My first marathon was New York City in 2000. I had gained entry in 1999 but had to defer due to a stress fracture in my pelvis sustained two weeks before the start that year.
The actual idea to run a marathon came at a party after having had a few beers. I wanted to run 26.2 miles before turning 30 in January of 2000. I"m the very definition of spontaneous guy and I asked the host of the party if I could use his computer to sign up for New York on-line. Weeks later, I found out I was accepted in the lottery and the planning began.
I was an avid runner in high school with the two mile being my specialty. Ten miles was the furthest I had ever run and that was over ten years prior.
The most exciting part of training for New York was testing those limits with longer and longer training runs. Fourteen miles became sixteen and then eighteen. When I hit 20 miles I felt I could do anything.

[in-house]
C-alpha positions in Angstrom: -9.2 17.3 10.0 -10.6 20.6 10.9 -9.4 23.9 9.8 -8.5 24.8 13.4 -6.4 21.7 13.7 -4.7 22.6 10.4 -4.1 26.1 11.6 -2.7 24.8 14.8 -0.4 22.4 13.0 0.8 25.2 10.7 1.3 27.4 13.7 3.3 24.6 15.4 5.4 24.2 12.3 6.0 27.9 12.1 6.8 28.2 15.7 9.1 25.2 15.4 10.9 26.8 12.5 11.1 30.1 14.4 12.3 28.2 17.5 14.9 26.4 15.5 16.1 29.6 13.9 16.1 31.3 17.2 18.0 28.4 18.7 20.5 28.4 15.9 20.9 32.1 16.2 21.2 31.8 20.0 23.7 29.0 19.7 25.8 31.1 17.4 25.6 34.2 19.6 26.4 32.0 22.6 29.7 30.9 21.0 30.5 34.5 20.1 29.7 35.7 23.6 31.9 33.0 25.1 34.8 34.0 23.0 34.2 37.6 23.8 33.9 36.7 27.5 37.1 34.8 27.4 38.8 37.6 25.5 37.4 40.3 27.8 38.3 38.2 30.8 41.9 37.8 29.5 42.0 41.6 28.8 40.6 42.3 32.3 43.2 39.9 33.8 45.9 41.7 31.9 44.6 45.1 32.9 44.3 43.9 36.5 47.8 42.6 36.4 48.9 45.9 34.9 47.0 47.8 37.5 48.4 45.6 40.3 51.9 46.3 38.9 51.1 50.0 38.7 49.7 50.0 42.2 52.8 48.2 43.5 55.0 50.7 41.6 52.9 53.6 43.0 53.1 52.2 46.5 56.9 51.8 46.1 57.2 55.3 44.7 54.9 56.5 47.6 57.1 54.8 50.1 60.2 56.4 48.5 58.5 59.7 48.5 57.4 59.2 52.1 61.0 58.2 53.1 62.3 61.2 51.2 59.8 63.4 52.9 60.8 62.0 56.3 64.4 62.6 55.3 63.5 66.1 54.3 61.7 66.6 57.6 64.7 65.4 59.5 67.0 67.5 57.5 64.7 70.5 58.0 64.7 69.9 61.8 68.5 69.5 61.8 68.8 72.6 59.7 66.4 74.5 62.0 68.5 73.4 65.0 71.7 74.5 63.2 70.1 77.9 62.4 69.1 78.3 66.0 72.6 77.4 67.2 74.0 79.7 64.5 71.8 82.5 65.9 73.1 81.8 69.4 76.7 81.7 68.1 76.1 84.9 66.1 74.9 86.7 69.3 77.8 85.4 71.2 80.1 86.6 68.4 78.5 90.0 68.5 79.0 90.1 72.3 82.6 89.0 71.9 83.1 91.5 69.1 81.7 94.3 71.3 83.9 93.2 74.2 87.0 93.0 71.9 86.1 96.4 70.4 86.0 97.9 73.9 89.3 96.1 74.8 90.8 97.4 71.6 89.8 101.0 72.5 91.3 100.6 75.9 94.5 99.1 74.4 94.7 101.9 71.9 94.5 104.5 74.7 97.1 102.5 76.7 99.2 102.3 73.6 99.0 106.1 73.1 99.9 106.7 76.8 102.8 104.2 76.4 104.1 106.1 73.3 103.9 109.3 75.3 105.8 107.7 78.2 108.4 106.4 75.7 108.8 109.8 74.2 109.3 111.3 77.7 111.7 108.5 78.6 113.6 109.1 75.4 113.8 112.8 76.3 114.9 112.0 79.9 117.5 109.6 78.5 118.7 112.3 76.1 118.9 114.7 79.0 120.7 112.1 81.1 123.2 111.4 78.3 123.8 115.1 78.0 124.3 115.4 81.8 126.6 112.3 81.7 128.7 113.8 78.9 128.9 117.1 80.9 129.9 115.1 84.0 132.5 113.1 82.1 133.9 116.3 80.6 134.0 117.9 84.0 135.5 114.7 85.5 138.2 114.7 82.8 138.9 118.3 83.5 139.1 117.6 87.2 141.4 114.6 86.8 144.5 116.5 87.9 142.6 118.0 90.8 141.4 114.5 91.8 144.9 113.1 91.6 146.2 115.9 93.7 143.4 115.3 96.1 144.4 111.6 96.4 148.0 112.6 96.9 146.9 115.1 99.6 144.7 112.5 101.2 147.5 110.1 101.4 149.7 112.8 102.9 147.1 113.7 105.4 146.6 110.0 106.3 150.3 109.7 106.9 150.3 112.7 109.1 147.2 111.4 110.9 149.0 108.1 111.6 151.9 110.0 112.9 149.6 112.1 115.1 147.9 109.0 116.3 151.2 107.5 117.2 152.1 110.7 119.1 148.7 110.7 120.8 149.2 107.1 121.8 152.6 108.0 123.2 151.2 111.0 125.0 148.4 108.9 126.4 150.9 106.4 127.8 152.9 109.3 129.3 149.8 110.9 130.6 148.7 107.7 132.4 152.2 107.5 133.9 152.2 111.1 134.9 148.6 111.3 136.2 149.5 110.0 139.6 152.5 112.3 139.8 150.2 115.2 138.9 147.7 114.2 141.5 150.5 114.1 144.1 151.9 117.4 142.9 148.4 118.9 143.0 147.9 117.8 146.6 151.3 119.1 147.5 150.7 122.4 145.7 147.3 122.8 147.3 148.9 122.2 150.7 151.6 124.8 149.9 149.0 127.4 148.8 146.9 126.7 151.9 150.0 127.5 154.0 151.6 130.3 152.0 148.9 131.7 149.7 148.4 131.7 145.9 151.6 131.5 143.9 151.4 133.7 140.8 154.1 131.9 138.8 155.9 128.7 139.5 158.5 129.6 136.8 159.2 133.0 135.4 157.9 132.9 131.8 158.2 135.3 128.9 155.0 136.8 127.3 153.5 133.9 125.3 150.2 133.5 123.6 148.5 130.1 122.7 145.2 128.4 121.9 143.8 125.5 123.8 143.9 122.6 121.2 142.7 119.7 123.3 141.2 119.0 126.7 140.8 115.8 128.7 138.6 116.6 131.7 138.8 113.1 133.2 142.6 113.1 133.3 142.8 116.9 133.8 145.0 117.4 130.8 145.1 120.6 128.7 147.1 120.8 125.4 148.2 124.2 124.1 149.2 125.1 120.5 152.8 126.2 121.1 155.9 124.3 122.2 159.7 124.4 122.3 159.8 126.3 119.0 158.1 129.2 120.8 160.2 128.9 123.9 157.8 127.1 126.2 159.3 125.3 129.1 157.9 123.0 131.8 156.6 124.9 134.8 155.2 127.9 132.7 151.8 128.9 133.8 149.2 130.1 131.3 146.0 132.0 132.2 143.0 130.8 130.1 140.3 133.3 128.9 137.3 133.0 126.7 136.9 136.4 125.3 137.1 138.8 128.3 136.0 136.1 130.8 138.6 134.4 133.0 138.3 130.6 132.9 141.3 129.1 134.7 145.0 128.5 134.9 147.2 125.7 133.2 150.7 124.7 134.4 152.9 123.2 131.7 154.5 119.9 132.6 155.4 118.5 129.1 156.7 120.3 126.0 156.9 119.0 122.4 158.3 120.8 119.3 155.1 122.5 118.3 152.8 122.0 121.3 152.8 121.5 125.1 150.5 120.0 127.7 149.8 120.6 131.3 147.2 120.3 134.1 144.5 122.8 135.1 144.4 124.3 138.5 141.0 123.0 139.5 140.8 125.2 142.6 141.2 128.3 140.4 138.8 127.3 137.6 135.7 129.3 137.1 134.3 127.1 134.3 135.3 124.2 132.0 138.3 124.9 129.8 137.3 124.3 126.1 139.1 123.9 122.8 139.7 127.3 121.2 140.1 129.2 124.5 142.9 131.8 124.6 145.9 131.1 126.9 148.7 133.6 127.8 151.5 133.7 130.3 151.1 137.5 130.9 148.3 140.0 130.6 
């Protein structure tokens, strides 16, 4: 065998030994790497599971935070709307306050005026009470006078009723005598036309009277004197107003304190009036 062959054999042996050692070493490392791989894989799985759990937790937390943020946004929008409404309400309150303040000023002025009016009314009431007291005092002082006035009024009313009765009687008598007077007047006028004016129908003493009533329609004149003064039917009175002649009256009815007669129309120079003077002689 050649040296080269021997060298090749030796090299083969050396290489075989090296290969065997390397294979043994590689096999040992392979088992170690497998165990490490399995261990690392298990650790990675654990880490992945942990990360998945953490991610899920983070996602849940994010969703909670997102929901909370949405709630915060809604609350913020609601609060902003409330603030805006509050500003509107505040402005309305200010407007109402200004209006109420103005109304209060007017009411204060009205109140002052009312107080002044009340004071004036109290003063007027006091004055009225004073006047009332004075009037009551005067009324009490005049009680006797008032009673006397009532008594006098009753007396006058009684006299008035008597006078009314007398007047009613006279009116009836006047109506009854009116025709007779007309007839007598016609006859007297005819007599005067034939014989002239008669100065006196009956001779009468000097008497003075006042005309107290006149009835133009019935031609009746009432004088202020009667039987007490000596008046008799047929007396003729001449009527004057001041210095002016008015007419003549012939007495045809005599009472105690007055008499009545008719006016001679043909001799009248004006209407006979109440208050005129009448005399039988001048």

On race weekend, I traveled to the city with my father and best friend. Buses from the hotel took us to the start amidst tens of thousands of other runners. It was an indescribable experience.
Due to the nature of the starting area at New York (and my artificially inflated projected finish time), I found myself VERY close to the front of the pack, litterally looking down the open stretch of the Verrazano Bridge. This was not a great place to be given the levels of adrenaline coursing through my system. I ran my first two miles at six thirty pace and had a hard time backing my pace down to something sustainable.
The race itself was a blur; runners, fans, helicopters, volunteers, endless noise. By Central Park I was hurting and it took everything I had to continue moving forward. I reached the finish in just over 3:34 and after a seemingly endless procession to get to the family re-union area, I met up with my dad and friend and swore I"d never do a marathon again. That was 9 marathons and 5 ultra-marathons ago.
Nothing makes me feel so alive as the experience of long distance running and the camaraderie of those who share the same passion.